In the last year, I've witnessed a sea change in Macs' acceptance in business. To be sure, Macs have been the standard PCs for designers, layout artists, and the like since the mid-1980s, and Silicon Valley developers adopted the Mac as the preferred dev platform years ago (because it runs Unix, Linux, and Windows, too). MacBook Airs became senior execs' preferred status-symbol PCs a couple years ago as well.
But for bread-and-butter computing, it has been a Windows-only world. Those creative, dev, and exec Macs were the "other" handled outside the normal IT processes. That's changing -- fast. Gartner says IT will consider Macs to be as valid as Windows PCs next year. The tools to enable that are already coming.
[ For tips and tools for managing an enterprise Mac fleet, download InfoWorld's free "Business Mac" Deep Dive PDF special report today. | See InfoWorld's slideshow tour of OS X Mountain Lion's top 25 features and test your Apple smarts with our Apple IQ test: Round 2. | Keep up with key Apple technologies with the Technology: Apple newsletter. ]
The latest is Acronis's enterprises backup tool and its newfound support this week for OS X and its Time Machine backups, letting IT integrate OS X's native (and free) backups into an enterprisewide workflow. It's long been easier to back up Macs than PC, locally via an optionally encrypted backup drive or department ally via OS X Server. Now Macs can be backed up at enterprise scale.
it's not just Acronis. Because OS X Lion and Mountain Lion use the same management API as iOS, mobile management vendors AirWatch and MobileIron have been able to extend their mobile device management (MDM) tools to Macs. Thus, IT can manage everything from app permissions to encryption and password requirements using the tools they already have for iPhones and other mobile devices.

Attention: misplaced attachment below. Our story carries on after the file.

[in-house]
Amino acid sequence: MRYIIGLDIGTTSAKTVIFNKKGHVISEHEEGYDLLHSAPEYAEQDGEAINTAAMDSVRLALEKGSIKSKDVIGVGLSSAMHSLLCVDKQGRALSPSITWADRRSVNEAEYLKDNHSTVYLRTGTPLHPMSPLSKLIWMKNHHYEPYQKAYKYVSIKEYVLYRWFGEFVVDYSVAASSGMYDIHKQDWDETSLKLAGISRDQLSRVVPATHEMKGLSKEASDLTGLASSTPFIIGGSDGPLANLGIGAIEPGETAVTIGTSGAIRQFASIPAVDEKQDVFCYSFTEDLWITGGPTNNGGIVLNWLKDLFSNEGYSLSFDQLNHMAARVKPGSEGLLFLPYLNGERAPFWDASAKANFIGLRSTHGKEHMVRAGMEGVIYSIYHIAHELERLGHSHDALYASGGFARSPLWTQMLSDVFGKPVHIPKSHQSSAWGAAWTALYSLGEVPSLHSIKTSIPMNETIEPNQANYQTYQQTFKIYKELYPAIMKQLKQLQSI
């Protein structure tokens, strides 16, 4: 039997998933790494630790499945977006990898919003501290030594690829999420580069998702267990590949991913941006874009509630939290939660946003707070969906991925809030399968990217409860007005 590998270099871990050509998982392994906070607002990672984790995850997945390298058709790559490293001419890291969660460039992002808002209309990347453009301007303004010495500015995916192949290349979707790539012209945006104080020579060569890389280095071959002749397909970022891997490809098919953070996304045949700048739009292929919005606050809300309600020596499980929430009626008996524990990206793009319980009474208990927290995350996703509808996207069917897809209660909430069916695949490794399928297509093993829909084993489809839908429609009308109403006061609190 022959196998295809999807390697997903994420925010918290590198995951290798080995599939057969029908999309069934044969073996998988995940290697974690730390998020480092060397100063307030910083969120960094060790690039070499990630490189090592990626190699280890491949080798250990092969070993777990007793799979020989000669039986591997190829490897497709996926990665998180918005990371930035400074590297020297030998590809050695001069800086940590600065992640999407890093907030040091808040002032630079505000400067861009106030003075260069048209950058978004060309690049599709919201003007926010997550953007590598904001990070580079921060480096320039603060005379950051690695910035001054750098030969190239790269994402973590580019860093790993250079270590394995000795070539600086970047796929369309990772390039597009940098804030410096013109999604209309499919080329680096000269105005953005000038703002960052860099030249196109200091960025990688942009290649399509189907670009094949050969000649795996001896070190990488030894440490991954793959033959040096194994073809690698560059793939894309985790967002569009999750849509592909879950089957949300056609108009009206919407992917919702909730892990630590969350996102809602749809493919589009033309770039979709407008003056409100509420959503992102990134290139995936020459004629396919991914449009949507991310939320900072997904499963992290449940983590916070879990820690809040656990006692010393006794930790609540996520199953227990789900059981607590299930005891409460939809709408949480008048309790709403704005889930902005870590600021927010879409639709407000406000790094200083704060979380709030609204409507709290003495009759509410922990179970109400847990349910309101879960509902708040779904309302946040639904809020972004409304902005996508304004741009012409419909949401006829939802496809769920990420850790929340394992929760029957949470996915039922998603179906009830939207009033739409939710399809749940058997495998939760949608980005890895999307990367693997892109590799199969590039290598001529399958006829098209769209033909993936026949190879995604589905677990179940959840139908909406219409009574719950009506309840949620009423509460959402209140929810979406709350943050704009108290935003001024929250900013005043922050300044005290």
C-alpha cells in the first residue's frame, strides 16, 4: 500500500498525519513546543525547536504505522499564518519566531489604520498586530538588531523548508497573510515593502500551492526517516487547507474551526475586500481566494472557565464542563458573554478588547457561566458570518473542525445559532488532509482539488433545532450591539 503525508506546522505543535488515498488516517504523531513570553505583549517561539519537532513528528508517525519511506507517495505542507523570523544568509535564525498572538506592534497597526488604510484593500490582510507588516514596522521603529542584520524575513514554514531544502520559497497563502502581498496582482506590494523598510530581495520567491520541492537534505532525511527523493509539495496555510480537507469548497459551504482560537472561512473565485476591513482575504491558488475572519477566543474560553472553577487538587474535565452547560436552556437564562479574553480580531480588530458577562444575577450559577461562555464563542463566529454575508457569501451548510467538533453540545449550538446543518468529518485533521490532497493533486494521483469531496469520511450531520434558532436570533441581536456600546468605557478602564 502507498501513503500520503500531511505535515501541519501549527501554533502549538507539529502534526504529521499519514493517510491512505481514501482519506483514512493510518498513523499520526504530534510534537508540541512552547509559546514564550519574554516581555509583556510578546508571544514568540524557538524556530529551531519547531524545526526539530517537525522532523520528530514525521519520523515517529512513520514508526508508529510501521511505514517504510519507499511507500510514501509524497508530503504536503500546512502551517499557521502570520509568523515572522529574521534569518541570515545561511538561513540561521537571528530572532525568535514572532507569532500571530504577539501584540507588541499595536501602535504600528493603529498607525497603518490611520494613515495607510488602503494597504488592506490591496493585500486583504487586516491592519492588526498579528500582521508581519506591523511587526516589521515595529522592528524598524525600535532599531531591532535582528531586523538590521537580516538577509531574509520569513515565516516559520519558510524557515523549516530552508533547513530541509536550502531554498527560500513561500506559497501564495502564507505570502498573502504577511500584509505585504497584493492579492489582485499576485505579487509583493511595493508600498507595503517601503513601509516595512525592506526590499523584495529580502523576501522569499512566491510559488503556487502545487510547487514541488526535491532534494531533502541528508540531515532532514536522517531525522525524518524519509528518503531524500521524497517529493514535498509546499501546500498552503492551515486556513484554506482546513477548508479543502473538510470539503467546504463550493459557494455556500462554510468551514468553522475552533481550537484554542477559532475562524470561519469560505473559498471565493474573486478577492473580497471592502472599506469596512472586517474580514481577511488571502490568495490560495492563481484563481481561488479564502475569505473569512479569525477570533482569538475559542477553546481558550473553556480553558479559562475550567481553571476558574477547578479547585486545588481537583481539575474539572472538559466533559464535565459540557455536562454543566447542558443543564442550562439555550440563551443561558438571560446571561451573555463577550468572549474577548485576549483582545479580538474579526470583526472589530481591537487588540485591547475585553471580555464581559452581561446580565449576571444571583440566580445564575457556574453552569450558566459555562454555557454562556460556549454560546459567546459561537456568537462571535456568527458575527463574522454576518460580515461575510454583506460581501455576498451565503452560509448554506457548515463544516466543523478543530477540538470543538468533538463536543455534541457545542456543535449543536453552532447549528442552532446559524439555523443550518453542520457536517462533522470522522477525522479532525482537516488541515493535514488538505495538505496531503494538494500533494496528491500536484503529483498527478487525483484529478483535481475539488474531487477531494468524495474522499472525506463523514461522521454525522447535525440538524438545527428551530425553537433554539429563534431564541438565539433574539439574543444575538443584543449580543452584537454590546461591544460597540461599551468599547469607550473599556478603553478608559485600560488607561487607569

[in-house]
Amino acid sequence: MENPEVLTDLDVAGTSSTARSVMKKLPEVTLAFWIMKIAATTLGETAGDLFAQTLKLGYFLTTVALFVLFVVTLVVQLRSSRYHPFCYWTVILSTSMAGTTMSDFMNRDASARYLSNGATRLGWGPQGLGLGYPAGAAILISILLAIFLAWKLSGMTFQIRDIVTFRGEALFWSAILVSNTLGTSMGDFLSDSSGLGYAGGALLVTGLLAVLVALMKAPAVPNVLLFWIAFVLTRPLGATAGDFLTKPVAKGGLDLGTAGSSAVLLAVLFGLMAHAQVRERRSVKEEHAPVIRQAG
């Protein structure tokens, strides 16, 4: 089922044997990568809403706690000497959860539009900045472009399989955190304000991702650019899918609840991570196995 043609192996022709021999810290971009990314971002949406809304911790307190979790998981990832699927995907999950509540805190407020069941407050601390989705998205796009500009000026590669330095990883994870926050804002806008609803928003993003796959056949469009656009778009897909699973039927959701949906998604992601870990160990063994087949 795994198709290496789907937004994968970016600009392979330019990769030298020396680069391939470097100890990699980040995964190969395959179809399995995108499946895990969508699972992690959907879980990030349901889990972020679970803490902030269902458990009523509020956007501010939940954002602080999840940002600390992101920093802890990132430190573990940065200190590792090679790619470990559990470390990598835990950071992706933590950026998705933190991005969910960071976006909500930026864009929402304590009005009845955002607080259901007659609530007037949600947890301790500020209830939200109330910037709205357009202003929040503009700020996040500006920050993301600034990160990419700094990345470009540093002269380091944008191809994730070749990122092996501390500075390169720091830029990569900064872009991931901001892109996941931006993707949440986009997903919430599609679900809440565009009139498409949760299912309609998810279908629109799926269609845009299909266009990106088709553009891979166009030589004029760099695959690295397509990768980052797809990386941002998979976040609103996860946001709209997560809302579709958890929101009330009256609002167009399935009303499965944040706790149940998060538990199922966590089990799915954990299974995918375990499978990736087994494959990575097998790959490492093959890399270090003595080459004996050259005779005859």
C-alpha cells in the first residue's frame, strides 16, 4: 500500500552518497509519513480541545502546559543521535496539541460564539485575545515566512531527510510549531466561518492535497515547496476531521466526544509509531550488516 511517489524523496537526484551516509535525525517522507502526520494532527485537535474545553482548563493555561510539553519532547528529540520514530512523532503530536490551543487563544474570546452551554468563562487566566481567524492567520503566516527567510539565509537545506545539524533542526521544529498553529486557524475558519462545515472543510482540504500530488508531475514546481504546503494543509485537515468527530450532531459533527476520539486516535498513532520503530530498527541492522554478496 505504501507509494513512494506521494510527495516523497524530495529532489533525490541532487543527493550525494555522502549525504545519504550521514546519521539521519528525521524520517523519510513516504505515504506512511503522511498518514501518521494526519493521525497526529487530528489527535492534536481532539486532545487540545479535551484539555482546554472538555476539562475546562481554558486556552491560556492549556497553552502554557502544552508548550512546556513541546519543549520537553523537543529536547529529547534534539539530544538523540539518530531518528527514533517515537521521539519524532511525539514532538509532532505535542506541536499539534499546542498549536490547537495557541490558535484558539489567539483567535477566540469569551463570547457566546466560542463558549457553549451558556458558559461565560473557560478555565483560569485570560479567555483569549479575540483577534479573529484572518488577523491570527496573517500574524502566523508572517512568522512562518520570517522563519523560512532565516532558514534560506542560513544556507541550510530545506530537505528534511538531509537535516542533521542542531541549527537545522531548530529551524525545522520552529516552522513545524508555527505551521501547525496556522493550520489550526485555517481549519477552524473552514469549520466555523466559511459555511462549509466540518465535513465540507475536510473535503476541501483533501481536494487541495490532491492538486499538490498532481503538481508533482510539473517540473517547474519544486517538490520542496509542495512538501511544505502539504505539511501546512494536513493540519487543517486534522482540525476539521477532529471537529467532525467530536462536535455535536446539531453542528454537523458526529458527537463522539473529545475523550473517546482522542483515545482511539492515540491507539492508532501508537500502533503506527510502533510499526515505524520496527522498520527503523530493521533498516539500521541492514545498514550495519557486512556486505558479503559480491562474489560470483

There are also Mac management plug-ins for Microsoft's System Center PC management server from JAMF and Dell (Quest), as well as multipatform management tools from Centrify, Dell (Kace), LANDesk, and Symantec (Altiris).
But all is not equal. For example, there's no Internet Explorer for OS X, so enterprise apps tied to that browser can't work on Macs outside a Windows VM. Honestly, any enterprise still building or buying IE-tied apps is foolish. In an era of mobile devices that don't have IE, the browser is a ball and chain that's sure to turn away users and customers. Plus, IE has the worst HTML5 compatiblity of any browser. IE is simply a dinosaur, and WebKit (used in Chrome, Opera, and Safari) is the new standard to write to.
Then there's Microsoft Office. It has a Mac version, though it's limited in its functionality, as has been the case forever. The biggest gaps are lack of support for Visual Basic apps and some complex Excel macros, which will keep many financial and accounting departments unable to use the native Mac versions. Specialty apps from Oracle, SAP, Intuit, SAS, and others are also Windows-only, so Macs will remain off-limits to them.
But most can, and now IT can more easily support them. Welcome to the brave new world of heterogeneous computing!
This article, "Macs dig in as standard business PCs," was originally published at InfoWorld.com. Read more of Galen Gruman's Smart User blog. For the latest business technology news, follow InfoWorld.com on Twitter.